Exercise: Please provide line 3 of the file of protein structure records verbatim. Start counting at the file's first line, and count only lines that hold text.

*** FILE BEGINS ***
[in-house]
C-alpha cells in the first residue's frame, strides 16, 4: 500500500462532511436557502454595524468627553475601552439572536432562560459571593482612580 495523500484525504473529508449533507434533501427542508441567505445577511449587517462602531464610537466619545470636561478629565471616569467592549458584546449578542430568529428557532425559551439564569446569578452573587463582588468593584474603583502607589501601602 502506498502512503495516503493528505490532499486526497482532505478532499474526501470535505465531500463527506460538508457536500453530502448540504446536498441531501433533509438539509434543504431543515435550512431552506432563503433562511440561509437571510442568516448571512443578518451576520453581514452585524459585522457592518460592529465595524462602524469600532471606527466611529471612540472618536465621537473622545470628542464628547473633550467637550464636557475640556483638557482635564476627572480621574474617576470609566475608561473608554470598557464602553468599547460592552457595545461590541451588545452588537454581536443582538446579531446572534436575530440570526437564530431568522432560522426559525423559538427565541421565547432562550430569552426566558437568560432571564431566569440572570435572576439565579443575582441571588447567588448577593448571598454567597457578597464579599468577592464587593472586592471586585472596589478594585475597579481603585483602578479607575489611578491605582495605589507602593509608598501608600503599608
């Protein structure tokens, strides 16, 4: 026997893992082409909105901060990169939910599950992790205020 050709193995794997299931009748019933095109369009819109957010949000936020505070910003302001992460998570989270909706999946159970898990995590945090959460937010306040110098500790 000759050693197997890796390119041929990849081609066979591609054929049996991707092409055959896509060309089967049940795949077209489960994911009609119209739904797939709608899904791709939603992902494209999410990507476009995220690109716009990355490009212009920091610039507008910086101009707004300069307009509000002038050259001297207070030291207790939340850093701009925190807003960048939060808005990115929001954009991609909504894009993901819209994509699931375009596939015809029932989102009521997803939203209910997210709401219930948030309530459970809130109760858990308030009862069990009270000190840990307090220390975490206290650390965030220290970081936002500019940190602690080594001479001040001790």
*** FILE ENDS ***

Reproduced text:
């Protein structure tokens, strides 16, 4: 026997893992082409909105901060990169939910599950992790205020 050709193995794997299931009748019933095109369009819109957010949000936020505070910003302001992460998570989270909706999946159970898990995590945090959460937010306040110098500790 000759050693197997890796390119041929990849081609066979591609054929049996991707092409055959896509060309089967049940795949077209489960994911009609119209739904797939709608899904791709939603992902494209999410990507476009995220690109716009990355490009212009920091610039507008910086101009707004300069307009509000002038050259001297207070030291207790939340850093701009925190807003960048939060808005990115929001954009991609909504894009993901819209994509699931375009596939015809029932989102009521997803939203209910997210709401219930948030309530459970809130109760858990308030009862069990009270000190840990307090220390975490206290650390965030220290970081936002500019940190602690080594001479001040001790």